How do privately-held companies, businesses & assets get bought & sold?
The most common way of buying or selling privately-held companies, businesses or assets in Spain involves directly purchasing or selling stakes of companies owning a target business. Directly selling a business is a rare practice & is mostly resorted to when only a part of a target business needs to be sold.
What Do Typical M&A Deals in Spain involve?
Purchasing businesses, companies or assets in Spain depends on many factors, such as:
- how many parties are involved;
- whether a deal includes two-party negotiations;
- whether there’ll be an auction involving more than two potential purchasers.
A deal involving two parties normally includes signing these documents:
- SPA, TSA & SLA;
- a deed transferring ownership rights in Spain to the purchaser.
An auction comprises several stages, such as:
- compiling a teaser;
- preparing for DD & compiling an SPA;
- potential purchasers’ expressing interest & conducting DD in Spain;
- conducting DD & making an offer;
- conducting talks on finalizing a deal.
Depending on the scope of a deal, it may take up to 4 months to complete an M&A transaction in Spain. Because there’s hardly any competition during the process, two-party deals may require more than four months to finalize.
Basically, M&A deals in Spain are governed by contractual terms. Though there’s some provisions regarding selling & purchasing products, stakes & services in Spain, they may be get replaced with parties’ contractual obligations in an SPA.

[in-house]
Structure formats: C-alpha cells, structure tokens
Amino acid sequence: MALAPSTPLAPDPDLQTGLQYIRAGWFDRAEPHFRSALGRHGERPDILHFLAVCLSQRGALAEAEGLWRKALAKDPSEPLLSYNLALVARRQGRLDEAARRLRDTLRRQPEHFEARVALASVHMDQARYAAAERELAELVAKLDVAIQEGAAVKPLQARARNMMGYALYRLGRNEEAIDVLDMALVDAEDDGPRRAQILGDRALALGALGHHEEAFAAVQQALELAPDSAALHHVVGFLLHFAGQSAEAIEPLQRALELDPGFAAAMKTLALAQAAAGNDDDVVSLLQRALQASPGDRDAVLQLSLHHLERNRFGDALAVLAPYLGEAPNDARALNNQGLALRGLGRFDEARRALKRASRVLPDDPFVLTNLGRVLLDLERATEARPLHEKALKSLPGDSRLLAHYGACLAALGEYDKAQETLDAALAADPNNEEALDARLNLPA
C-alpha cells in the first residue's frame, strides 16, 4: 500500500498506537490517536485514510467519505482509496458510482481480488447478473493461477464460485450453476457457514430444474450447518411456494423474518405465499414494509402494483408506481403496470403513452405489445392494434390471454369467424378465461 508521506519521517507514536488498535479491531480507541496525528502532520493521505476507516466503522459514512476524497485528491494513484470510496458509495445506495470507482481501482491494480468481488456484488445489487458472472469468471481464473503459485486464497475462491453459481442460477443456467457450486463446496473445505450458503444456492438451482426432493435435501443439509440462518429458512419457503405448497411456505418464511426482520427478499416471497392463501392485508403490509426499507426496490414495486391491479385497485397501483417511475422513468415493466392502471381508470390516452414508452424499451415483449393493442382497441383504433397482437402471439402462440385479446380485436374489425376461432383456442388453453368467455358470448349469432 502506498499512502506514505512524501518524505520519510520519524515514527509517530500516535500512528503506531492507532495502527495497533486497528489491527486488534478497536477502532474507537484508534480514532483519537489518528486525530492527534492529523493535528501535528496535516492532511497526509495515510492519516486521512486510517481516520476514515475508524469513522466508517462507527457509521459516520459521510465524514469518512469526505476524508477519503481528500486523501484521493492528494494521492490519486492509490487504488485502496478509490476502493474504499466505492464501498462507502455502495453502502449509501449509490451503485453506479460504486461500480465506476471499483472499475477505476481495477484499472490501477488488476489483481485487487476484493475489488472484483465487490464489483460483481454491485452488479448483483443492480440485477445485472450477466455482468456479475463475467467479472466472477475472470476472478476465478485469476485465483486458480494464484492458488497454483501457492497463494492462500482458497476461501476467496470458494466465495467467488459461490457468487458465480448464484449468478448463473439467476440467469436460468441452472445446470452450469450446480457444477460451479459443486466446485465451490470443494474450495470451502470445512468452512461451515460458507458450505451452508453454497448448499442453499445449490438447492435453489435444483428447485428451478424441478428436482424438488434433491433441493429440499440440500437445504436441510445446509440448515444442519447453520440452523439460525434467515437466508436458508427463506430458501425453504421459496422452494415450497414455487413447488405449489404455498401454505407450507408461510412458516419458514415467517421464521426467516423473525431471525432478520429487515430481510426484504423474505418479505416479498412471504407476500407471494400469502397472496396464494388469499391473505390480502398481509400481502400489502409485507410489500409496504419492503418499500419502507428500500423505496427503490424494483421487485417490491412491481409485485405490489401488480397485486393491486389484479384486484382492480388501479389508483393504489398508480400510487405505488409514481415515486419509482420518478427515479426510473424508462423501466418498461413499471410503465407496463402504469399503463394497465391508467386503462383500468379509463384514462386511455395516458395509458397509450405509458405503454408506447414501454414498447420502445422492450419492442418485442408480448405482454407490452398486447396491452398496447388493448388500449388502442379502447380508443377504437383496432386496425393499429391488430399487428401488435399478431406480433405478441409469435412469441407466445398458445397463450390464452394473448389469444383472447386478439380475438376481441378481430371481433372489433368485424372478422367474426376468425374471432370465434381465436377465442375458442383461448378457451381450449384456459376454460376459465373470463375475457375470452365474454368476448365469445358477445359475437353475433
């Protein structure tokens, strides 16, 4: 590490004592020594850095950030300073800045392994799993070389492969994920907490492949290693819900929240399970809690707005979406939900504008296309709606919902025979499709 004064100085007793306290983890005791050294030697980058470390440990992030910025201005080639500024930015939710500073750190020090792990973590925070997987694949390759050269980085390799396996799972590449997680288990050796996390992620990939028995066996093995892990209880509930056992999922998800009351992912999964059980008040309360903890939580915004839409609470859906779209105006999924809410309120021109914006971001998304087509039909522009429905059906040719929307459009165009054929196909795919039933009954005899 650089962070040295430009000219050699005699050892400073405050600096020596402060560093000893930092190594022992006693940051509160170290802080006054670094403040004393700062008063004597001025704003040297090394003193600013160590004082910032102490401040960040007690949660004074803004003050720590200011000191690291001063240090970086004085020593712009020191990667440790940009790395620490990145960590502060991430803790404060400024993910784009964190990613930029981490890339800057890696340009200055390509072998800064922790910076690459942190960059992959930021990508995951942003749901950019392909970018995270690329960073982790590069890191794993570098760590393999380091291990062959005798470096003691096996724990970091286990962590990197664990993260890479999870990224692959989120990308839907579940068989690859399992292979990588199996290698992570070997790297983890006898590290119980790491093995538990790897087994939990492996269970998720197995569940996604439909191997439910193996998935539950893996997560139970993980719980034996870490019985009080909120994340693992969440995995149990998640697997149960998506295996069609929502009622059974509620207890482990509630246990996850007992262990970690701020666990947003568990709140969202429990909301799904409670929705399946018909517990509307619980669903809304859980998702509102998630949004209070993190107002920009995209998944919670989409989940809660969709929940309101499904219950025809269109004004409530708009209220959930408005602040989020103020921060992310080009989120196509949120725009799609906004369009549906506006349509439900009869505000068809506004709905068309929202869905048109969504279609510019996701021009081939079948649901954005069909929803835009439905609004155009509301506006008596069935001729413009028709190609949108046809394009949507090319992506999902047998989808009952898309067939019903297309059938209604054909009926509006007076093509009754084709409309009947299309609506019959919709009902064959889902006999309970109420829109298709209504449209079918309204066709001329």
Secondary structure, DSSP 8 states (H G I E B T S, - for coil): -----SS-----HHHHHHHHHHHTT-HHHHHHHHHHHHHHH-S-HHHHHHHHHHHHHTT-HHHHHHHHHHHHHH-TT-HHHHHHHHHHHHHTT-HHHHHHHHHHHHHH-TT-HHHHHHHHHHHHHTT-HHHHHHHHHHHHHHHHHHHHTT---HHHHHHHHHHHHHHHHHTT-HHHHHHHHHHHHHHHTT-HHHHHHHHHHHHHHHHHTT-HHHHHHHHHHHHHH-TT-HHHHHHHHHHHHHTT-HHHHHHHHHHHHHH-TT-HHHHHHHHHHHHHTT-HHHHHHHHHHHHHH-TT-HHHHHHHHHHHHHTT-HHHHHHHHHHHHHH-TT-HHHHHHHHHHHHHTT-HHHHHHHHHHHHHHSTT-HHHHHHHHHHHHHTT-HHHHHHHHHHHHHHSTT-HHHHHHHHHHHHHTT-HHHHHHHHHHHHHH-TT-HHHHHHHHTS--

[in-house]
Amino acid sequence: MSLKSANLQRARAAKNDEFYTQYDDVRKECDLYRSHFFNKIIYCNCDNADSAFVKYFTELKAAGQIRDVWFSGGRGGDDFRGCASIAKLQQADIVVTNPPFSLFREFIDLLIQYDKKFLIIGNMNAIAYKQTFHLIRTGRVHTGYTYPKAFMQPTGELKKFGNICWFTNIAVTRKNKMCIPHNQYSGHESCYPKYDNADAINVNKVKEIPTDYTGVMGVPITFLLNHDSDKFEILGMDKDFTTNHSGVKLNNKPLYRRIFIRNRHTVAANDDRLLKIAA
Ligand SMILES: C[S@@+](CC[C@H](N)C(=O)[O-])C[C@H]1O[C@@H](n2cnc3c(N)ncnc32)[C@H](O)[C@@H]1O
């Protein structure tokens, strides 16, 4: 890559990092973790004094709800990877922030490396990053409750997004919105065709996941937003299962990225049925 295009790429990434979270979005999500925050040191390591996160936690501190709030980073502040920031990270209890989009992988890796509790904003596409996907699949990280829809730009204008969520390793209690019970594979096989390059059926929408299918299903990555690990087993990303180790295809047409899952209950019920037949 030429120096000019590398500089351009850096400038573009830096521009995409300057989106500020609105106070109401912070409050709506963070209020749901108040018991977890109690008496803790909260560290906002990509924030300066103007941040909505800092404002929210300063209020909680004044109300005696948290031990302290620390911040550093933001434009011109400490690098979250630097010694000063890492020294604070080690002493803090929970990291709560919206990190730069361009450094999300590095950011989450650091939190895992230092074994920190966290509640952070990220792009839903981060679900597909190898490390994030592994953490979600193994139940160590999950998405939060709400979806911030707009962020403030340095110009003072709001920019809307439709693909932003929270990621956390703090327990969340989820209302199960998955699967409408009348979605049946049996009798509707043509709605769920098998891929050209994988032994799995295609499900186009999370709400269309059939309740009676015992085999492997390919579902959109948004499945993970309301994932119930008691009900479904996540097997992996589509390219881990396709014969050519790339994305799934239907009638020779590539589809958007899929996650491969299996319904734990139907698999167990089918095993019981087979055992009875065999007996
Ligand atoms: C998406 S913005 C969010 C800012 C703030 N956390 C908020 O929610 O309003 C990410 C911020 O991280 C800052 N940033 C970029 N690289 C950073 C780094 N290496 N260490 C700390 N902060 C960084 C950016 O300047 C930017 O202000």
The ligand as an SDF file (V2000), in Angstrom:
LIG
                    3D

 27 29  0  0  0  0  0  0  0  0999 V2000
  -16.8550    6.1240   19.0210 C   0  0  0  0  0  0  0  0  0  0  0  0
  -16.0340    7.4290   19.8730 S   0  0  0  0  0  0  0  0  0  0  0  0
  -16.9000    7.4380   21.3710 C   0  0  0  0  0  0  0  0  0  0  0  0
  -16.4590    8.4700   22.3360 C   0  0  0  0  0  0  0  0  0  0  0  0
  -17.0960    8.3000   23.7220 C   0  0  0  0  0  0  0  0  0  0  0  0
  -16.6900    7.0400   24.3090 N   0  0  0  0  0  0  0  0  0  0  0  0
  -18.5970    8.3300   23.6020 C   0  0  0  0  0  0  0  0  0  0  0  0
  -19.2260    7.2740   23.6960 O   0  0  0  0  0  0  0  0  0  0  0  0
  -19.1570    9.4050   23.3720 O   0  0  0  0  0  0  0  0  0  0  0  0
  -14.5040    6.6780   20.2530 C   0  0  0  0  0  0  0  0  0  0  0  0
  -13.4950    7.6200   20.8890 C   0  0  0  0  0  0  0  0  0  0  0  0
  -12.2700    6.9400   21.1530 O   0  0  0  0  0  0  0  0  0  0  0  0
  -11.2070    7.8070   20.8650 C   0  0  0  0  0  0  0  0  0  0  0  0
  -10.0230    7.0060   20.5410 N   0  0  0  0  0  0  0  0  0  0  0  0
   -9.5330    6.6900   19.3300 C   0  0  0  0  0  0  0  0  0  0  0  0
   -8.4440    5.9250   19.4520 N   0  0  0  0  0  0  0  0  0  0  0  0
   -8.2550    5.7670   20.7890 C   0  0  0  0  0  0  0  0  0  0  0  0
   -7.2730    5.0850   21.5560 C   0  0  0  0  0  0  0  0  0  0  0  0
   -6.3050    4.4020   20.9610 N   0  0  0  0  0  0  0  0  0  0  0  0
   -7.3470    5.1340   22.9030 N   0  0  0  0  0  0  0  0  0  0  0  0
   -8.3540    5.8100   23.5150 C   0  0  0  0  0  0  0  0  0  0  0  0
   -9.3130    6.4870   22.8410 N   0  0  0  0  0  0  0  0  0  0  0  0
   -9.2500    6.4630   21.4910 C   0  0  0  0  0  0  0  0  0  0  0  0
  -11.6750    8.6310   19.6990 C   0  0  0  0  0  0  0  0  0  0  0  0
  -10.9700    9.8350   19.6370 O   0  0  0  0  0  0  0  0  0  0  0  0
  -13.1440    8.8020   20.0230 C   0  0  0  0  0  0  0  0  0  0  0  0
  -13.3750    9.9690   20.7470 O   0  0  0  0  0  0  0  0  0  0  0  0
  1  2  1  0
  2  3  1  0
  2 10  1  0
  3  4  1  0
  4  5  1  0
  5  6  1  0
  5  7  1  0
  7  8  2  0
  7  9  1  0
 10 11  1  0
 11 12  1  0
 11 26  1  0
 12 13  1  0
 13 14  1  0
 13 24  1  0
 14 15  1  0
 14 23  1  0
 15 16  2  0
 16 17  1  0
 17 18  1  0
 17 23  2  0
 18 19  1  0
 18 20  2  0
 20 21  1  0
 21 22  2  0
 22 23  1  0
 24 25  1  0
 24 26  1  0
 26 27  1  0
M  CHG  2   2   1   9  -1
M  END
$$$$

Despite the fact that the majority of M&A transactions in Spain are governed by Spanish legislation, foreign laws can still be applicable. However, for that to happen, Spanish M&A regulations must be complied with.
Spain: Foreign Investments
Pursuant to Spanish legislation, all overseas investments in Spanish corporate entities must be reported to the country’s financial regulators within 30 days of such an investment.
For investments exceeding fifty per cent of a target company’s capital an early notice is required.
Is Consent of 3rd Parties a Must?
Getting a 3rd party’s consent depends on a specific law regulating the transferring of liabilities & assets in Spain. When it comes to acquiring a company or business in Spain, the Spanish law requires sellers to transfer their obligations to buyers.
The usual set of documents required to proceed with an M&A transaction in Spain includes:
- confidentiality agreement;
- a letter of disclosure;
- documents confirming registering or transfering a title in Spain.
Also, purchasers may need to forward several letters to sellers expressing their willingness to go ahead with a deal & conditions on which they’re ready to close an M&A deal in Spain.
Allowing purchasers to assess a target company’s financial & legal status, DD is normally undertaken to verify:
- company’s ownership;
- company’s legal status;
- company’s assets & liabilities;
- intellectual and real property;
- company’s compliance with M&A legislation in Spain
Transferring stakes, businesses & assets in Spain usually entails no taxation. However, there’s certain exceptions to this rule:
- if a company’s assets include Spanish real estate;
- if a deal isn’t subject to VAT.
Closing an M&A deal in Spain is a rather time-consuming process which requires potential investors to have an in-depth knowledge of the local legislation. If you’re now contemplating purchasing a business in Spain, you definitely can’t do without legal advice. So, why not save time & effort by reaching out to IQ Decision UK? Our legal experts will be happy to give you a hand with any legal issues you’re facing in this regard.